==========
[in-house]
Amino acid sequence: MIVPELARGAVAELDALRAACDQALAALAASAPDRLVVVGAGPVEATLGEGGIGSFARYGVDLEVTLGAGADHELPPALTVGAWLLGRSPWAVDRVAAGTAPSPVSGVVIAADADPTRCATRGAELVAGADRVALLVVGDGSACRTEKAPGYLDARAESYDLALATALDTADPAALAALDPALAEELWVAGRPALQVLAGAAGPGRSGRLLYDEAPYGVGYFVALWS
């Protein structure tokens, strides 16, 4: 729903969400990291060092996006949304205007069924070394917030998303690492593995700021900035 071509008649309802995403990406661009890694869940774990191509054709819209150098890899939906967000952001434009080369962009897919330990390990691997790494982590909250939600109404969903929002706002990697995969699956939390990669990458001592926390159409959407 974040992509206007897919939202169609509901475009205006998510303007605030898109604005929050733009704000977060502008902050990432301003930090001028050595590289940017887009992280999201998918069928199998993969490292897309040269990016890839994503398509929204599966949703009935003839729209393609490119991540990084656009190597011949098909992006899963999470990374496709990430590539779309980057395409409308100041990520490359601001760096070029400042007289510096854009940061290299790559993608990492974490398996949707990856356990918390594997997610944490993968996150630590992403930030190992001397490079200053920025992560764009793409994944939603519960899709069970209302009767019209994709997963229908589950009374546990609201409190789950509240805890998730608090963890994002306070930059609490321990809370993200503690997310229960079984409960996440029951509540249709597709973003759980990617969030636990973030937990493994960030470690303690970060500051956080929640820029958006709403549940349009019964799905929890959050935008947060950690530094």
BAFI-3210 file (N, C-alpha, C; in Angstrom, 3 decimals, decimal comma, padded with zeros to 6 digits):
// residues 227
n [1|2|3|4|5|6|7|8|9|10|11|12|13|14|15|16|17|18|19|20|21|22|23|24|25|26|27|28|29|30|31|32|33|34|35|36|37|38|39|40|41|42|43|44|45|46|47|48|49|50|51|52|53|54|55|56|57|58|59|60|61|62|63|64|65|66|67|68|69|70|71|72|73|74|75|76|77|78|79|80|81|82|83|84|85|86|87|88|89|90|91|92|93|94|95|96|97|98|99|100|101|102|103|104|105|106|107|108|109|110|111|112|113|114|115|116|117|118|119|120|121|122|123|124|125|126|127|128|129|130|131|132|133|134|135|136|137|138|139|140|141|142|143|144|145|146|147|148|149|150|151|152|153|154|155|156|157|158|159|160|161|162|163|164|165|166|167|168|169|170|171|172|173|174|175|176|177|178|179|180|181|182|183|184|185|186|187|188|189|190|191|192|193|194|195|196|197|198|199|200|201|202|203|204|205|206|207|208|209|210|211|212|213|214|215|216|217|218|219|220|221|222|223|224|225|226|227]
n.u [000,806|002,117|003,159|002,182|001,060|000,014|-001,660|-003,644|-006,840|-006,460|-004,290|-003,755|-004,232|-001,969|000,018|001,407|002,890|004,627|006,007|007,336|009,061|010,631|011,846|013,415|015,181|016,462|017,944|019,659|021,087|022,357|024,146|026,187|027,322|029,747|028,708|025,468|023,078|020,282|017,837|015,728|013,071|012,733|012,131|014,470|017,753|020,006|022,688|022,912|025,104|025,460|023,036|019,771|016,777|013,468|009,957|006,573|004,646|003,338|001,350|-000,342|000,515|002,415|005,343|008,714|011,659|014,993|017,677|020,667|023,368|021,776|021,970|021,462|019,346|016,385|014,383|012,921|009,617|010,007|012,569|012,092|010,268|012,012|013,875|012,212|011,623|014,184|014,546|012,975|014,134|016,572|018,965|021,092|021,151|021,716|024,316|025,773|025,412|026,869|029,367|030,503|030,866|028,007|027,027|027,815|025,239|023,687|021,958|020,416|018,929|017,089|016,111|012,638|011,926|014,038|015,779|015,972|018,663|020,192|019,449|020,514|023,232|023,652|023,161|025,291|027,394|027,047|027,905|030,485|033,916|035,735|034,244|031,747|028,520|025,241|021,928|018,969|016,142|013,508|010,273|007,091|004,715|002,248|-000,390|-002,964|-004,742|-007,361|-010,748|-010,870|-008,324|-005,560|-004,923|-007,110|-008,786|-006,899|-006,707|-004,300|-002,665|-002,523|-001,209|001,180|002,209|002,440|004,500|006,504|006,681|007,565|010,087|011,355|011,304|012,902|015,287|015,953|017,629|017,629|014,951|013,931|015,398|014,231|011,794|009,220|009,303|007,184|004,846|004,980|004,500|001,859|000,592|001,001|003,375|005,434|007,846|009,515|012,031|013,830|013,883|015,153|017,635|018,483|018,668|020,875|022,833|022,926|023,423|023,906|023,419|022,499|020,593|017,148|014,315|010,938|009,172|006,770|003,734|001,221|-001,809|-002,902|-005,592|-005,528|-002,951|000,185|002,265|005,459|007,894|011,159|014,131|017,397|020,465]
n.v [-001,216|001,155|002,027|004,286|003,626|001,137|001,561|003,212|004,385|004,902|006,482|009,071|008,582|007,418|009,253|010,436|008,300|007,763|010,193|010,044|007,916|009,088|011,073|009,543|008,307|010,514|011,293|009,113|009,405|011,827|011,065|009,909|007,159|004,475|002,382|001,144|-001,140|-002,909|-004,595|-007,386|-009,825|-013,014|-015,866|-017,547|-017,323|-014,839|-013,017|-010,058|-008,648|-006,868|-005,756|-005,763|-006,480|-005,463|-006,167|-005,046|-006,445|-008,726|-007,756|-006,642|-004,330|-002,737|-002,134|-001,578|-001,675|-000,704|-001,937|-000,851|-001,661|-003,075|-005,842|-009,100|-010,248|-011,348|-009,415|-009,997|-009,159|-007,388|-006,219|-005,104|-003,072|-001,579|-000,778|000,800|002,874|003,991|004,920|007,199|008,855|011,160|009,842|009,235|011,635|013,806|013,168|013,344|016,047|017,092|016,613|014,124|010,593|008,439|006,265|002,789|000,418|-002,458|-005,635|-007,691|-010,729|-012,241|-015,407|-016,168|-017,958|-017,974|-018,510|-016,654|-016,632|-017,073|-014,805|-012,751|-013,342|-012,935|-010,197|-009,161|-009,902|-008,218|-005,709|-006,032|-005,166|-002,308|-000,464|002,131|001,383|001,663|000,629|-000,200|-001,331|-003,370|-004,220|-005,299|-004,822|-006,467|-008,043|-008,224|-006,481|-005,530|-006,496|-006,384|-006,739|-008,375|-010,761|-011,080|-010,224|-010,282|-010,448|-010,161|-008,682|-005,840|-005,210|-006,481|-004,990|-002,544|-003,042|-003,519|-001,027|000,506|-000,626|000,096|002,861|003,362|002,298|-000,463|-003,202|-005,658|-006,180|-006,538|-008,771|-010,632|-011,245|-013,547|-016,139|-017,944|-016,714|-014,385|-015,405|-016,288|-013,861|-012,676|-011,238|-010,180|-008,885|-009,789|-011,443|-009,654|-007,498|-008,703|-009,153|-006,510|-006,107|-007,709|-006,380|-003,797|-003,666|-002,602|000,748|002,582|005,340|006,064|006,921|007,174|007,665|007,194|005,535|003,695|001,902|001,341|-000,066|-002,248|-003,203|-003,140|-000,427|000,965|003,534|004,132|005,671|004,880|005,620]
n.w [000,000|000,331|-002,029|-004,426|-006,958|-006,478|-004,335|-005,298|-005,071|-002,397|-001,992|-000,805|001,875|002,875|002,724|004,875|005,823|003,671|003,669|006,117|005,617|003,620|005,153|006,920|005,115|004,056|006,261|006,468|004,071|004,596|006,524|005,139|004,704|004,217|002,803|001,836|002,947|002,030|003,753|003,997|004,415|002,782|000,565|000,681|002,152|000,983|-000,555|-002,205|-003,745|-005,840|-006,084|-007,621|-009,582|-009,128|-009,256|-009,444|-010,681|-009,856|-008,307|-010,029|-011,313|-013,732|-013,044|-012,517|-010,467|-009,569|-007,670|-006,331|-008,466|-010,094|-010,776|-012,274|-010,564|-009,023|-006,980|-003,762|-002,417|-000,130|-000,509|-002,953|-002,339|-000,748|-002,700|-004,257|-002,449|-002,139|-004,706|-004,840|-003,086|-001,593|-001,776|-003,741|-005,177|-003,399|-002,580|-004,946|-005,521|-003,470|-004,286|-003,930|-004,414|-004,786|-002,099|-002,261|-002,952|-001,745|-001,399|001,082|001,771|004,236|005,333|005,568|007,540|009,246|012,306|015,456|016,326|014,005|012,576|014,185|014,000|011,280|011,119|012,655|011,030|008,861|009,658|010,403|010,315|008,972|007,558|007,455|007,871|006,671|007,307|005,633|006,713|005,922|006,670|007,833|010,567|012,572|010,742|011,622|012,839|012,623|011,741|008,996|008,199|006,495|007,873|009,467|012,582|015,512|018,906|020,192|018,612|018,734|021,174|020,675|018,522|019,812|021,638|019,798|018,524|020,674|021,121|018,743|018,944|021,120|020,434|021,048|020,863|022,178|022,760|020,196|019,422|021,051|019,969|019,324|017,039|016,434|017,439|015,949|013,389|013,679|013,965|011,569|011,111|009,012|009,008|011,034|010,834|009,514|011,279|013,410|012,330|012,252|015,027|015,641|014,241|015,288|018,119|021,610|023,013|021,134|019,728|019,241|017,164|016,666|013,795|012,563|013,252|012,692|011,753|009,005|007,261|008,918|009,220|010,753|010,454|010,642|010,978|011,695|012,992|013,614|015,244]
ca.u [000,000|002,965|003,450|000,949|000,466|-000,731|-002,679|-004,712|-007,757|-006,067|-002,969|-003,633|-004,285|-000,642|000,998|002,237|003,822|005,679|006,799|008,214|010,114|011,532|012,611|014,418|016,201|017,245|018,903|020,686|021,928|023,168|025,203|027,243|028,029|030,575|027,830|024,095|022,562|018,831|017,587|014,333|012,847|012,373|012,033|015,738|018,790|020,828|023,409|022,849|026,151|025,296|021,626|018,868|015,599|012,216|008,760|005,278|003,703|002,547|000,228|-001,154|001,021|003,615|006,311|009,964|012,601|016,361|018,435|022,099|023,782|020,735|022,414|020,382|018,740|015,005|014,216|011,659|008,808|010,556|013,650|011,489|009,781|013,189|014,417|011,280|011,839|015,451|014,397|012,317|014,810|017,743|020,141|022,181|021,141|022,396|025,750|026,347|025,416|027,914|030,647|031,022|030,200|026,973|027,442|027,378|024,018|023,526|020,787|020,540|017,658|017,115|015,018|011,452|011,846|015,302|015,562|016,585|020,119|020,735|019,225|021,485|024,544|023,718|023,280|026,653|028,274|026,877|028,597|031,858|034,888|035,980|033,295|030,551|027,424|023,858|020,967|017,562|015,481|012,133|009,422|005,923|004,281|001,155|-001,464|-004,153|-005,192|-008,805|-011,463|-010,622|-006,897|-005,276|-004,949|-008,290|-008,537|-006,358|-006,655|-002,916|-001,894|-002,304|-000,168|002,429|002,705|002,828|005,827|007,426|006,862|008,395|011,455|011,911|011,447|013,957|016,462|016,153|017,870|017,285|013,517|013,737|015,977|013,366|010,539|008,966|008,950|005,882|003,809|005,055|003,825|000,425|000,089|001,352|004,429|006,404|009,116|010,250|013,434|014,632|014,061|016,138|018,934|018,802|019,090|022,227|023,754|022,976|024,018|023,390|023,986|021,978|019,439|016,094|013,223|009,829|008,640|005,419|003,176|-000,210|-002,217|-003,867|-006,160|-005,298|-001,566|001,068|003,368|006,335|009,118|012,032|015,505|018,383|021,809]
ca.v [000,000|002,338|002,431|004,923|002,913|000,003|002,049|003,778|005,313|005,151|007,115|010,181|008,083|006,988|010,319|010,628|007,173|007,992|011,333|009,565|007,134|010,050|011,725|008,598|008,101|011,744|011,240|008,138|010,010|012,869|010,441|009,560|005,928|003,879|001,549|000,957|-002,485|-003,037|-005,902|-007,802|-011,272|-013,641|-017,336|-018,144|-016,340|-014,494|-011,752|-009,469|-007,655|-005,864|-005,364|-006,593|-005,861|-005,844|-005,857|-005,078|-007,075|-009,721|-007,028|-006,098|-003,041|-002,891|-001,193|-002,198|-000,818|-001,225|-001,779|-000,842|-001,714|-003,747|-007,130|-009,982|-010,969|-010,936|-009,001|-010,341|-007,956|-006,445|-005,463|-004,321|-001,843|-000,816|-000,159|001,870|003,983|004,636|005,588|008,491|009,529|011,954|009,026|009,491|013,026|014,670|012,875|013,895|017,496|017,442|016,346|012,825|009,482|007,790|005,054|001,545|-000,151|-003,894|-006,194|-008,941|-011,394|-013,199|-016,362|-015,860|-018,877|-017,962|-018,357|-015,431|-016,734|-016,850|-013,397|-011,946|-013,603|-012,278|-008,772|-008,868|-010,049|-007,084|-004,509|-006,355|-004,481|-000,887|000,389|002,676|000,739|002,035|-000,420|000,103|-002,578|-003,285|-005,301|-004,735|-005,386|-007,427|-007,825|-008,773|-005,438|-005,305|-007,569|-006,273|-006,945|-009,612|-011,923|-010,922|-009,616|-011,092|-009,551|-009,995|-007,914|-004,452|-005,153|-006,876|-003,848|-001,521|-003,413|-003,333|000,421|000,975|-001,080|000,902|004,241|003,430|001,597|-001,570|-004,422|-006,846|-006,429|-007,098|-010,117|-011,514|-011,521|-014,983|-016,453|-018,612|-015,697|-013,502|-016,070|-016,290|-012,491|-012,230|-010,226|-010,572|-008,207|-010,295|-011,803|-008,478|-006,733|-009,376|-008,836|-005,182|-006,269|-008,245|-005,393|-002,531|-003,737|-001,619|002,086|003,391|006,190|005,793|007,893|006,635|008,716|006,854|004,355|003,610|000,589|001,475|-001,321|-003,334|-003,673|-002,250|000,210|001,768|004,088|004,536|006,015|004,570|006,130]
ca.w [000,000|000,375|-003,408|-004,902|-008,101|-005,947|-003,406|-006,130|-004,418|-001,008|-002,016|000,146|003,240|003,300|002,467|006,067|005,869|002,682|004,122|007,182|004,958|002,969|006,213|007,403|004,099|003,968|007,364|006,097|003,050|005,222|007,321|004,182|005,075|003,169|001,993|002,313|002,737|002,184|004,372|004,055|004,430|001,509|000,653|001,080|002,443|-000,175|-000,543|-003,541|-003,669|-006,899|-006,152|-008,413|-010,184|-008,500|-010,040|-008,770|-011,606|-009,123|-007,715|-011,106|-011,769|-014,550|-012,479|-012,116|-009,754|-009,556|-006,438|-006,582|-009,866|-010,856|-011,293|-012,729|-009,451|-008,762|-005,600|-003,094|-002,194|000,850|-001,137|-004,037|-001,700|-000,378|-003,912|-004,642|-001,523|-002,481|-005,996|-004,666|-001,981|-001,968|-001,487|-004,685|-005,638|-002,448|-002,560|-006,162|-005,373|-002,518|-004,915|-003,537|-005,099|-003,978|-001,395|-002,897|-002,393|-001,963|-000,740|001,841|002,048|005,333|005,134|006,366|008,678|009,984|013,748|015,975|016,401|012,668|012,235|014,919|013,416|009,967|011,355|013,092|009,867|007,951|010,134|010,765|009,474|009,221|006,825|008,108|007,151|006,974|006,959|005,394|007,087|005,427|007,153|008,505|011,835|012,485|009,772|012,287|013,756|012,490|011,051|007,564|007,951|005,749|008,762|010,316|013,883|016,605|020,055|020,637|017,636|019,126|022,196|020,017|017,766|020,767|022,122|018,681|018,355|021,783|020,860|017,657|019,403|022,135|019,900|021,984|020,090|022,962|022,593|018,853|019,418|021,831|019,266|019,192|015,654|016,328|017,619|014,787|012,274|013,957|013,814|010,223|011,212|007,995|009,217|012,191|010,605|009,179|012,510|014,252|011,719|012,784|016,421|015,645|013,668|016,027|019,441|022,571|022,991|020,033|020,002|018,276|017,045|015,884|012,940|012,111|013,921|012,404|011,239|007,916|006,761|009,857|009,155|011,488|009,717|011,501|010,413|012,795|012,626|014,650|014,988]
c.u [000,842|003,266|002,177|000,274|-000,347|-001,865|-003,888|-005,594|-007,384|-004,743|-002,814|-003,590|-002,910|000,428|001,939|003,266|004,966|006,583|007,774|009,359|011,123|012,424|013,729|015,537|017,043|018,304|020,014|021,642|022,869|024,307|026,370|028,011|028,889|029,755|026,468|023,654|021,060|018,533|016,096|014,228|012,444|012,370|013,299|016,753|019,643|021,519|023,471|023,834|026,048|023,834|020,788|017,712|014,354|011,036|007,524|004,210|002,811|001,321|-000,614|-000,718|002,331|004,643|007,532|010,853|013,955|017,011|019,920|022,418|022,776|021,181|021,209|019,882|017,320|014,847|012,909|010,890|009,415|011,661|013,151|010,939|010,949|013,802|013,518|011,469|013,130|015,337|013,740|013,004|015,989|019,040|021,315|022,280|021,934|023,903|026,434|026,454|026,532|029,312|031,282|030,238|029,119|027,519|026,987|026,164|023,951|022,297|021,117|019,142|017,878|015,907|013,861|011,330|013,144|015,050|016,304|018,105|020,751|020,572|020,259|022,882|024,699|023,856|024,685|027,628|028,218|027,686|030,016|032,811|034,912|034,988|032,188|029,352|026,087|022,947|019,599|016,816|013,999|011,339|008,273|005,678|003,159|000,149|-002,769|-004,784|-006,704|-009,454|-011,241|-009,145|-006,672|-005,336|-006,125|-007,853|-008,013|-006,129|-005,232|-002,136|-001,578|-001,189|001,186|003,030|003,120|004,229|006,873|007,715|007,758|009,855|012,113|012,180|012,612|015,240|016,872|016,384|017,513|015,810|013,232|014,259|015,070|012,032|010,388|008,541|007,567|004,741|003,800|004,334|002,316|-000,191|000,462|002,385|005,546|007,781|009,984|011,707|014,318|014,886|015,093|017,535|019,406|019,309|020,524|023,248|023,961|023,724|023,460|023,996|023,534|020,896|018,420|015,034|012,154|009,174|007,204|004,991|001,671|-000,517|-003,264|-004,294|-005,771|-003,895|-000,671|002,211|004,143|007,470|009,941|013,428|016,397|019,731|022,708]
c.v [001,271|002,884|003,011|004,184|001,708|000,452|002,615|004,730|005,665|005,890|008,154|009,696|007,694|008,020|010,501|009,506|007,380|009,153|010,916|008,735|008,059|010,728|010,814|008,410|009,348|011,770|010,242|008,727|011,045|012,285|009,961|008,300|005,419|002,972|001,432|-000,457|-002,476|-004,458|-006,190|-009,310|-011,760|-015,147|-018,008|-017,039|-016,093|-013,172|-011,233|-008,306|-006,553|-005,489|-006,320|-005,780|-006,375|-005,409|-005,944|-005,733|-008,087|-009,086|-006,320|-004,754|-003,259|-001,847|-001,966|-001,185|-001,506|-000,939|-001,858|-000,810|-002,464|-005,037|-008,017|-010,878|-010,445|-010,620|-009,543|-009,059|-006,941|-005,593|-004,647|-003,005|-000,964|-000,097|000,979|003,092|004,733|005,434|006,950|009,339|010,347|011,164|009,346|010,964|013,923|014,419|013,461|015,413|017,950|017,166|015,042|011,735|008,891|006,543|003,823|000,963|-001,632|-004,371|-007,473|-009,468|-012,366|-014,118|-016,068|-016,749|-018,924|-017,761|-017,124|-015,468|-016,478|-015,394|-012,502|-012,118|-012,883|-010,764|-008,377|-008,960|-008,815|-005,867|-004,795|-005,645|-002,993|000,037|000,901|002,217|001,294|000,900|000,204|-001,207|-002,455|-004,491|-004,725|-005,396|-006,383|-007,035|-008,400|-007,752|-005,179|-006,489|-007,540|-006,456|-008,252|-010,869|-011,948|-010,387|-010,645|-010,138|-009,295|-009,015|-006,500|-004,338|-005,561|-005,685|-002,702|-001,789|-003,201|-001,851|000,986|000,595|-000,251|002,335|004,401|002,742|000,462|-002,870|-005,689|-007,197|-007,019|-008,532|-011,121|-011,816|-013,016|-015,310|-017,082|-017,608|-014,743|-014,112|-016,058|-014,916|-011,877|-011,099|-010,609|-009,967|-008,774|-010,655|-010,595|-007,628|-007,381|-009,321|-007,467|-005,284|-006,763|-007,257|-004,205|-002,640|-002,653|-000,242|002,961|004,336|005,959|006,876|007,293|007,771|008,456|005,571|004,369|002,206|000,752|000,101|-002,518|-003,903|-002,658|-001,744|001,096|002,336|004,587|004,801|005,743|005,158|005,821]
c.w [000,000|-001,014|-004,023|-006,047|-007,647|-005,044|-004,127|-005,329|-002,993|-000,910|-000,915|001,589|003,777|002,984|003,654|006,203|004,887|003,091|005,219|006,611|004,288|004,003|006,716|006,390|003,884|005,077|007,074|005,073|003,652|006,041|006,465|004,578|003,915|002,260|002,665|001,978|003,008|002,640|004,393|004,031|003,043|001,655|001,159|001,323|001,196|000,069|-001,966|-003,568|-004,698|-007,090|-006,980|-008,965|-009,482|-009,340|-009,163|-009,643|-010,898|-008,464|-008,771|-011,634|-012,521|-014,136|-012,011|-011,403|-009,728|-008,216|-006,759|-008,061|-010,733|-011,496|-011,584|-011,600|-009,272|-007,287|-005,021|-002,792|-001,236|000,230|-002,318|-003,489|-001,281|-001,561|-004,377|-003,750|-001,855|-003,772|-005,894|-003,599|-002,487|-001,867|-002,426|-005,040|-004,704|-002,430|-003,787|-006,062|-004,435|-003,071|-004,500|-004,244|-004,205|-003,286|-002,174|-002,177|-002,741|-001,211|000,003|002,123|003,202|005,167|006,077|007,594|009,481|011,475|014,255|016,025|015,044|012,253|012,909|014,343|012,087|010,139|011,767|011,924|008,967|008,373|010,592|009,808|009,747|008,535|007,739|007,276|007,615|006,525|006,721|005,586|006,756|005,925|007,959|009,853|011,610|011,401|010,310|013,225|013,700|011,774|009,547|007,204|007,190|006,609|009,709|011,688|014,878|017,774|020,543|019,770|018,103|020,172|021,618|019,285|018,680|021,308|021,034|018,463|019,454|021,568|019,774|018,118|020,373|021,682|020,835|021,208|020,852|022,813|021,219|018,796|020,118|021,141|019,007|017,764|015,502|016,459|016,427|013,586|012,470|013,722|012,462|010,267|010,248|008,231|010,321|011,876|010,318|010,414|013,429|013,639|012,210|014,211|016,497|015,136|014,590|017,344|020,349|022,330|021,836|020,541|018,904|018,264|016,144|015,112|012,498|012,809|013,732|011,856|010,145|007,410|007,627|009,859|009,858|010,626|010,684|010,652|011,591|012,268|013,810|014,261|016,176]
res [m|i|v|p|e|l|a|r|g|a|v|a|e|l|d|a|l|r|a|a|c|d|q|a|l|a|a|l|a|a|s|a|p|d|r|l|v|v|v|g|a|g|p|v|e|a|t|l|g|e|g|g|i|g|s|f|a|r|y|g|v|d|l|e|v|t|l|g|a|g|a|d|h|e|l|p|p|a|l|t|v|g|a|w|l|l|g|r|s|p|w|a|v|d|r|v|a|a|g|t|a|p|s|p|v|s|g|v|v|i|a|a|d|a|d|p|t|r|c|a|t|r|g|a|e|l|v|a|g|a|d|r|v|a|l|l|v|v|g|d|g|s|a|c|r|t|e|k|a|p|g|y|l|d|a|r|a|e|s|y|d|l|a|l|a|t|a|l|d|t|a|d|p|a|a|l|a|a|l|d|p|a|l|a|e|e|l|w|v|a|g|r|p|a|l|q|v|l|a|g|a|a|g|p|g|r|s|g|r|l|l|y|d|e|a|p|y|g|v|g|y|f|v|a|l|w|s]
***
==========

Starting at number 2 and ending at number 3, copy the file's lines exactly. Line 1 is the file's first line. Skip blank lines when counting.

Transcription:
Amino acid sequence: MIVPELARGAVAELDALRAACDQALAALAASAPDRLVVVGAGPVEATLGEGGIGSFARYGVDLEVTLGAGADHELPPALTVGAWLLGRSPWAVDRVAAGTAPSPVSGVVIAADADPTRCATRGAELVAGADRVALLVVGDGSACRTEKAPGYLDARAESYDLALATALDTADPAALAALDPALAEELWVAGRPALQVLAGAAGPGRSGRLLYDEAPYGVGYFVALWS
């Protein structure tokens, strides 16, 4: 729903969400990291060092996006949304205007069924070394917030998303690492593995700021900035 071509008649309802995403990406661009890694869940774990191509054709819209150098890899939906967000952001434009080369962009897919330990390990691997790494982590909250939600109404969903929002706002990697995969699956939390990669990458001592926390159409959407 974040992509206007897919939202169609509901475009205006998510303007605030898109604005929050733009704000977060502008902050990432301003930090001028050595590289940017887009992280999201998918069928199998993969490292897309040269990016890839994503398509929204599966949703009935003839729209393609490119991540990084656009190597011949098909992006899963999470990374496709990430590539779309980057395409409308100041990520490359601001760096070029400042007289510096854009940061290299790559993608990492974490398996949707990856356990918390594997997610944490993968996150630590992403930030190992001397490079200053920025992560764009793409994944939603519960899709069970209302009767019209994709997963229908589950009374546990609201409190789950509240805890998730608090963890994002306070930059609490321990809370993200503690997310229960079984409960996440029951509540249709597709973003759980990617969030636990973030937990493994960030470690303690970060500051956080929640820029958006709403549940349009019964799905929890959050935008947060950690530094």